Poorly designed mitigation plans can increase hunger
- Climate mitigation essential to reduce GhG emissions and global warming
- But badly designed mitigation strategies may adversely impact food security
- Risks are greater in Asia and Africa where hunger incidence is already high
Published this month (13 May) in Nature Sustainability, the study investigates six Integrated Assessment Models (IAMs) to see how food security can be affected by climate mitigation policies. Most climate change research makes use of IAMs because they draw from various scientific, socio-economic and other disciplines.
Mitigation refers to solutions, technologies and policies that can help reduce greenhouse gas (GhG) emissions leading to global warming. The researchers found that the six IAMs showed that mitigation policies that have side-effects on agricultural markets could adversely impact food security, particularly in low-income countries, and could increase the number of people at risk of hunger by 160 million in 2050.
“Solutions are urgently needed to mitigate climate change as well as its impacts on agriculture and food security... But given the complexity of the challenges, care is needed to ensure that the proposed solutions don’t inadvertently make some problems worse”
Keith Wiebe, International Food Policy Research Institute
Lead author Shinichiro Fujimori, a professor in the department of environmental engineering at Kyoto University, noted, “While we found a similar effect in an earlier joint paper published in Environmental Research Letters, this time we applied multiple alternative models and showed that the results are robust and have a very high confidence.”
“We want to emphasise that land- and food-related climate change mitigation policies should be carefully designed,” Fujimori tells SciDev.Net. “Policymakers should be aware that potential issues could arise as a result of the uniqueness of the food system compared to, for example, the energy system.”
“Climate policies need to go beyond carbon pricing, take into account distributional effects, and shield the poor,” says Keywan Riahi, energy programme director at the Institute for Applied Systems Analysis, Vienna, and study co-researcher. “If properly managed, the costs of such policies will be relatively small.”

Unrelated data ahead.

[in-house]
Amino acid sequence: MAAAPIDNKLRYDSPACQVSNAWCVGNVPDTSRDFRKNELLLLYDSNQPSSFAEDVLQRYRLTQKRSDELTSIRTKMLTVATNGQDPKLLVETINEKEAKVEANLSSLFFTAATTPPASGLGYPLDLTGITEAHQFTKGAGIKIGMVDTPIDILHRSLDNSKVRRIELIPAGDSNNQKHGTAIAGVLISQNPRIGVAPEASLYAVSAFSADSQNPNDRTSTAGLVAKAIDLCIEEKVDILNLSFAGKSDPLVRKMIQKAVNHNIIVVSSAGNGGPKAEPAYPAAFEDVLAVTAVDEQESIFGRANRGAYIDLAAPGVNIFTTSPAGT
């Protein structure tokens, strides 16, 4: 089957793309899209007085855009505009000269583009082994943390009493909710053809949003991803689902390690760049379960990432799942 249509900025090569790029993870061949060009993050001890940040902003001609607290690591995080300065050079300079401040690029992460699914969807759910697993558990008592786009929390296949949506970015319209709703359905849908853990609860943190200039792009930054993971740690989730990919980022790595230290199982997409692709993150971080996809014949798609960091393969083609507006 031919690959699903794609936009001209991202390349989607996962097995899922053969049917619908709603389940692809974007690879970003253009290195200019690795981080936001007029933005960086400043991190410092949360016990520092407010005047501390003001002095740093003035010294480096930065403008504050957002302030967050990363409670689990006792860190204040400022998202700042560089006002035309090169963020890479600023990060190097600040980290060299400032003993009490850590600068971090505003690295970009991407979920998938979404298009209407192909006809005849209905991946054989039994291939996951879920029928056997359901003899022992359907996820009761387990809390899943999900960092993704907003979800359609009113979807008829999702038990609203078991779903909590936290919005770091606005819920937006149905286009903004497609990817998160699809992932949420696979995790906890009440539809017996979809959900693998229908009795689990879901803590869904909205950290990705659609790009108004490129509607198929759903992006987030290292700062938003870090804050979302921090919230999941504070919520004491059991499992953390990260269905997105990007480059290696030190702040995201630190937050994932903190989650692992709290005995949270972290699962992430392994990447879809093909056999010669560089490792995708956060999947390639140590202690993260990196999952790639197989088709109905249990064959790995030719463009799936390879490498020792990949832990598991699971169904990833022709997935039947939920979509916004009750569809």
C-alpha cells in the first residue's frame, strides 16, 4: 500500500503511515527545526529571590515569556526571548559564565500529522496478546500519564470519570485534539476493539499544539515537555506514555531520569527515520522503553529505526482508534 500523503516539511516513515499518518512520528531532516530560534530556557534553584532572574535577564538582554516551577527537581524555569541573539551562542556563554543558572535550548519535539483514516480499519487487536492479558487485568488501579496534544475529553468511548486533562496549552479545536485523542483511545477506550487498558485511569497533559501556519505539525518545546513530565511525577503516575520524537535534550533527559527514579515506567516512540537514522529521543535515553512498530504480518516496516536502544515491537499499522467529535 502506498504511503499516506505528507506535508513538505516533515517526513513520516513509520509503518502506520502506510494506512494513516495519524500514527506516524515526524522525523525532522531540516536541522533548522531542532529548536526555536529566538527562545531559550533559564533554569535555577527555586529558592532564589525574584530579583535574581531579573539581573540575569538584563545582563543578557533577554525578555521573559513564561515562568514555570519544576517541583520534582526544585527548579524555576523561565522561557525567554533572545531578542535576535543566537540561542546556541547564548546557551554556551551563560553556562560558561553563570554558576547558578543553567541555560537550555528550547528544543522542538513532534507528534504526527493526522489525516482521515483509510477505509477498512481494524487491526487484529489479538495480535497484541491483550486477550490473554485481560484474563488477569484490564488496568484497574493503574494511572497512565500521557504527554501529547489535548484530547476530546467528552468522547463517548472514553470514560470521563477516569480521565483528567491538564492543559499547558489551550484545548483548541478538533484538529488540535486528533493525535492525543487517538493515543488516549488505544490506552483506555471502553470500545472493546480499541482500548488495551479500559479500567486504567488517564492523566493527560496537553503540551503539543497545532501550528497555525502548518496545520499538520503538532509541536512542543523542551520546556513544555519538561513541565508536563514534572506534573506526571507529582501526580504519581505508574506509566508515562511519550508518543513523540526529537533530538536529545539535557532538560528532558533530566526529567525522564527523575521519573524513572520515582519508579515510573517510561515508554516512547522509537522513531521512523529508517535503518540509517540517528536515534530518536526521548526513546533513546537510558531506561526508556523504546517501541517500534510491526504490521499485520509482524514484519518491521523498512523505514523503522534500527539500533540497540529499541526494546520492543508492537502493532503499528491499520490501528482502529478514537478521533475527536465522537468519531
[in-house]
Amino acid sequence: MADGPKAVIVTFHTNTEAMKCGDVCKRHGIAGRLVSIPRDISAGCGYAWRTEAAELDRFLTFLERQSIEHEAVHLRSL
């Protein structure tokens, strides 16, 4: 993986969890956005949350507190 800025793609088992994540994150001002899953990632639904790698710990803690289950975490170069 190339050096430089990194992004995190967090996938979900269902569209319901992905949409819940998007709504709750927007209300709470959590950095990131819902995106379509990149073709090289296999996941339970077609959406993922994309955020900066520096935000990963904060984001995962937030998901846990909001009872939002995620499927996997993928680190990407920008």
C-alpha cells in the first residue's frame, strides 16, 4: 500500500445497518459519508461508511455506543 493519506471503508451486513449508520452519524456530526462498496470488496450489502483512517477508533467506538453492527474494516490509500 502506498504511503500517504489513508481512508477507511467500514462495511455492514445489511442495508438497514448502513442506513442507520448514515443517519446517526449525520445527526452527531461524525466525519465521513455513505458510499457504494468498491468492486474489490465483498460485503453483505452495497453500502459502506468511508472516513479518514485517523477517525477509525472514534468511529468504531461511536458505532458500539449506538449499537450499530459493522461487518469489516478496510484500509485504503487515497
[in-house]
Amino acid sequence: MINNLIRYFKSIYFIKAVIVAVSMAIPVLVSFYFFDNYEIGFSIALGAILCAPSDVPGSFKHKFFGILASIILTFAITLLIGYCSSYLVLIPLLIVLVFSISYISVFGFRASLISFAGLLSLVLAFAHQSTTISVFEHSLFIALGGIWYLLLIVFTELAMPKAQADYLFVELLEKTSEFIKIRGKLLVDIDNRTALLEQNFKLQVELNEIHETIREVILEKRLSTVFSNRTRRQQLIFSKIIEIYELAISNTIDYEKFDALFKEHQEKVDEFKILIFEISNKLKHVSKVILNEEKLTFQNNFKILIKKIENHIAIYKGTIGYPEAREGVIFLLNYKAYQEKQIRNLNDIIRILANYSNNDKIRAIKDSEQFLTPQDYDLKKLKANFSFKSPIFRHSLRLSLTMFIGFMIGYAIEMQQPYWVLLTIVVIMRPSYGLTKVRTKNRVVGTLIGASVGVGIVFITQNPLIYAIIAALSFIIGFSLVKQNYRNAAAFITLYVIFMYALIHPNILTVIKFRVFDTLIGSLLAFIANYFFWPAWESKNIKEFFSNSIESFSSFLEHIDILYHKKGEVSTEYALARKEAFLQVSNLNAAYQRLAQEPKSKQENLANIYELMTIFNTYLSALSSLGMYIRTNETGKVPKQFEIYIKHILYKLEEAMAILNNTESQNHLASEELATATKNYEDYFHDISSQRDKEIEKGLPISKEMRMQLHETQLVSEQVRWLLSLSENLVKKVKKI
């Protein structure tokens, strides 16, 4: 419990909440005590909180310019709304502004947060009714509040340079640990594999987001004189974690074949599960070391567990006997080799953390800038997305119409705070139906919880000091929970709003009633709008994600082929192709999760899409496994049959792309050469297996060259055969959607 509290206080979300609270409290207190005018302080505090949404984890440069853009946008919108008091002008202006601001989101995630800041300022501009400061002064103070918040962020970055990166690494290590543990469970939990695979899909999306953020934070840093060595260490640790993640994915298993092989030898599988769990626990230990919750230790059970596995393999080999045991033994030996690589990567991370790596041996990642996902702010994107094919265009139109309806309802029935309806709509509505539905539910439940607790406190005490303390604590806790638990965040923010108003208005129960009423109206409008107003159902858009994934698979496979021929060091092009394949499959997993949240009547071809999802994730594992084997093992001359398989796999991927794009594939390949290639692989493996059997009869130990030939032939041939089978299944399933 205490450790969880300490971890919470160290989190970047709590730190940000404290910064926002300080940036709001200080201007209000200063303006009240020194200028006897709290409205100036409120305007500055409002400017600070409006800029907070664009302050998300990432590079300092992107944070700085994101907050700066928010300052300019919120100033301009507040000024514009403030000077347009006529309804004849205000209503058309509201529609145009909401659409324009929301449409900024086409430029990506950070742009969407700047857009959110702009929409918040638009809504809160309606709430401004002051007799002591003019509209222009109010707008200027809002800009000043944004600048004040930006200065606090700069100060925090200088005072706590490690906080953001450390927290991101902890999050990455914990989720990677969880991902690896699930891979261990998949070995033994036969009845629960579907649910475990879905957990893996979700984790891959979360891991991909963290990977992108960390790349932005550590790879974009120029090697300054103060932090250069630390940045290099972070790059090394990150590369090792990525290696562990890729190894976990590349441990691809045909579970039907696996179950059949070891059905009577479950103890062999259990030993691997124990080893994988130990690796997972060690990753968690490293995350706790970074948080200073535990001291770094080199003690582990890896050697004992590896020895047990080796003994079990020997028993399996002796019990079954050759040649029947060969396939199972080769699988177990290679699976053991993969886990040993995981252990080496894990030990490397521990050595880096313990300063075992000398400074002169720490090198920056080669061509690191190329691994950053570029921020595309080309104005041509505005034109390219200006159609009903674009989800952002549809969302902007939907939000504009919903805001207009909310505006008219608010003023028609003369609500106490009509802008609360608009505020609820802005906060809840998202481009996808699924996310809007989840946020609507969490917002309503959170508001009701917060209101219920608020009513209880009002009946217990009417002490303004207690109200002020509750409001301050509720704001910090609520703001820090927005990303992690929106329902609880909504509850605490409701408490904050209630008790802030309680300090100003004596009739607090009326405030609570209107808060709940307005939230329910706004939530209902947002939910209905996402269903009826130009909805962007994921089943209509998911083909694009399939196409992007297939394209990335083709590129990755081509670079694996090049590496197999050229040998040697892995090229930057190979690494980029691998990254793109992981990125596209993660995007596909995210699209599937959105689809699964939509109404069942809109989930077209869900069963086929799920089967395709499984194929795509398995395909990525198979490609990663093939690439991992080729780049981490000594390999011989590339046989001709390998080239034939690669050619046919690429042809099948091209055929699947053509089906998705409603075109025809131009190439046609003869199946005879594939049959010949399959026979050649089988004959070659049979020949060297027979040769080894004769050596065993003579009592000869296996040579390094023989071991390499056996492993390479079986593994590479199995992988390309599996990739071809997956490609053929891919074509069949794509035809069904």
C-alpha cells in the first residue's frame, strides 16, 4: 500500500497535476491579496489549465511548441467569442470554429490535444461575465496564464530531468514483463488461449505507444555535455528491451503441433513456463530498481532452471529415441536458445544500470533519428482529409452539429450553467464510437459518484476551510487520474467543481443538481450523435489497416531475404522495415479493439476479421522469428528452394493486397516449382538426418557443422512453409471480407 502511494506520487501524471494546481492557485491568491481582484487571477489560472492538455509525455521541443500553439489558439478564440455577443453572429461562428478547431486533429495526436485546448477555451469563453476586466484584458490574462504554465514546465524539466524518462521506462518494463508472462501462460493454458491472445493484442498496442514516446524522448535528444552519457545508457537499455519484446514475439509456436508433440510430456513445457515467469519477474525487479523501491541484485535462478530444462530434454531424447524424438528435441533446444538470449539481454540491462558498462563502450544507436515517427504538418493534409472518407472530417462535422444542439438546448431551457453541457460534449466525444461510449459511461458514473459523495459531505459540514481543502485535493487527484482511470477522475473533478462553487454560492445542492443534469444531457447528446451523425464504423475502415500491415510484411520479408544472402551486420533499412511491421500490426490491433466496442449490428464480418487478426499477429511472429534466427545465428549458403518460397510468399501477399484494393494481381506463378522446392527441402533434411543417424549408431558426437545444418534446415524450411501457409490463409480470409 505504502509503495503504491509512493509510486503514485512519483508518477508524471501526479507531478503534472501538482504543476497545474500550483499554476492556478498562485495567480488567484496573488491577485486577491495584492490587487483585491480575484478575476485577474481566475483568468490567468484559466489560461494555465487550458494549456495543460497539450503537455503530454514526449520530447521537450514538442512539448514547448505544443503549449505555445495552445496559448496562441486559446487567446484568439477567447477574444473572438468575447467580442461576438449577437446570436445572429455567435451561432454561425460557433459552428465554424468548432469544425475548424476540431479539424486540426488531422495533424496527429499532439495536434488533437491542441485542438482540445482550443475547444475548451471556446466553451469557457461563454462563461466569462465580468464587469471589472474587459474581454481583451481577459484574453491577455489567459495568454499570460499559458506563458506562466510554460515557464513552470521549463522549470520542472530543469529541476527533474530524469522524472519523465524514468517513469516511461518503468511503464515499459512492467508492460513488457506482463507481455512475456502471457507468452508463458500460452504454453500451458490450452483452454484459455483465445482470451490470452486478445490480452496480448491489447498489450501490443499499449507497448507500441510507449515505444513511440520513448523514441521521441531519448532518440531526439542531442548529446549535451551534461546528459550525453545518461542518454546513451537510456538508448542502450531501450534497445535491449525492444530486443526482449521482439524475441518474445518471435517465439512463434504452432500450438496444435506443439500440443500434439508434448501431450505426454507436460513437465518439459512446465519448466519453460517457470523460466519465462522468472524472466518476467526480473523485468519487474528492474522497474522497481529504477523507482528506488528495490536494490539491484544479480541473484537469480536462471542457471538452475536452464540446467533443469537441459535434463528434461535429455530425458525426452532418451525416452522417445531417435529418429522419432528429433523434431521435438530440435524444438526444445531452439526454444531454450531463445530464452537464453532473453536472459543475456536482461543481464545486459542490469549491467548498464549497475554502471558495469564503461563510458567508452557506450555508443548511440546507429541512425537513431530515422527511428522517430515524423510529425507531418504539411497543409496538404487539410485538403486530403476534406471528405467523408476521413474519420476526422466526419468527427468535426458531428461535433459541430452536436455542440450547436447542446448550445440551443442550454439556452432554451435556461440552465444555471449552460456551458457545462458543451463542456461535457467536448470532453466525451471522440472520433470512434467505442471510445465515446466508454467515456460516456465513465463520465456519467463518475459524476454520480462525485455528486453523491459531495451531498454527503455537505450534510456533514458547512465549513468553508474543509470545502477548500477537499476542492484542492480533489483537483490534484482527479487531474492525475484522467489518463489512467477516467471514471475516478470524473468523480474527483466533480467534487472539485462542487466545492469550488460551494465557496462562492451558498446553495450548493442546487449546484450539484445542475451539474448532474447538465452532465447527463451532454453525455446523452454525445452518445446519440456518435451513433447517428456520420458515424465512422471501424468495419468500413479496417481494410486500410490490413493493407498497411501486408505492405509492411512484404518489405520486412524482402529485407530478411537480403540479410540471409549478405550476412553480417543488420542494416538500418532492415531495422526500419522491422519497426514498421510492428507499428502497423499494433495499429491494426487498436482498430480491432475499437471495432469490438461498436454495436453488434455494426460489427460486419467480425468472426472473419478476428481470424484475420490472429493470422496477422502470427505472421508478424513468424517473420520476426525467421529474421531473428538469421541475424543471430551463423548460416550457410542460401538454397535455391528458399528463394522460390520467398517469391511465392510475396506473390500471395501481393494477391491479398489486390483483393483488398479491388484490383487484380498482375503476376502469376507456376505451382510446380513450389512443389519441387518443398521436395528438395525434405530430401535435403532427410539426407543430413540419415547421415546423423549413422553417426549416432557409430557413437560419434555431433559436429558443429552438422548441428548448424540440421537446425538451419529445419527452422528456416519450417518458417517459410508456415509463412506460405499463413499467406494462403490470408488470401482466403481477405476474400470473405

Riahi adds that although results vary across models and model implementations, the qualitative implications call for careful design of climate mitigation policies, taking into account agriculture and land prices.
Fujimori says the important message derived from this study is that the unintended adverse side-effects of climate mitigation actions can be avoided by a smart and inclusive policy package that considers these side-effects. “Such policy instruments would be much cheaper than the greenhouse gas reduction costs,” he says. Keith Wiebe, senior research fellow, International Food Policy Research Institute, Washington, cautions that the negative side-effects of climate mitigation actions should not be interpreted as one of the excuses to refuse the climate action but rather, “We just need carefully designed policy frameworks.”
“Solutions are urgently needed to mitigate climate change as well as its impacts on agriculture and food security,” says Wiebe. “But given the complexity of the challenges, care is needed to ensure that the proposed solutions don’t inadvertently make some problems worse.”
“A key concern from the study results is that risk is borne disproportionately by countries in Africa and Asia where the incidence of hunger is already high. This doesn’t mean that climate change mitigation should be avoided,” says Wiebe.
“It is critical that policymakers design mitigation strategies carefully and with solid information on their full range of impacts to avoid unintended consequences,” says Wiebe. “To help them do this, more information will be needed on the cost of various mitigation options.”
This piece was produced by SciDev.Net’s Asia & Pacific desk.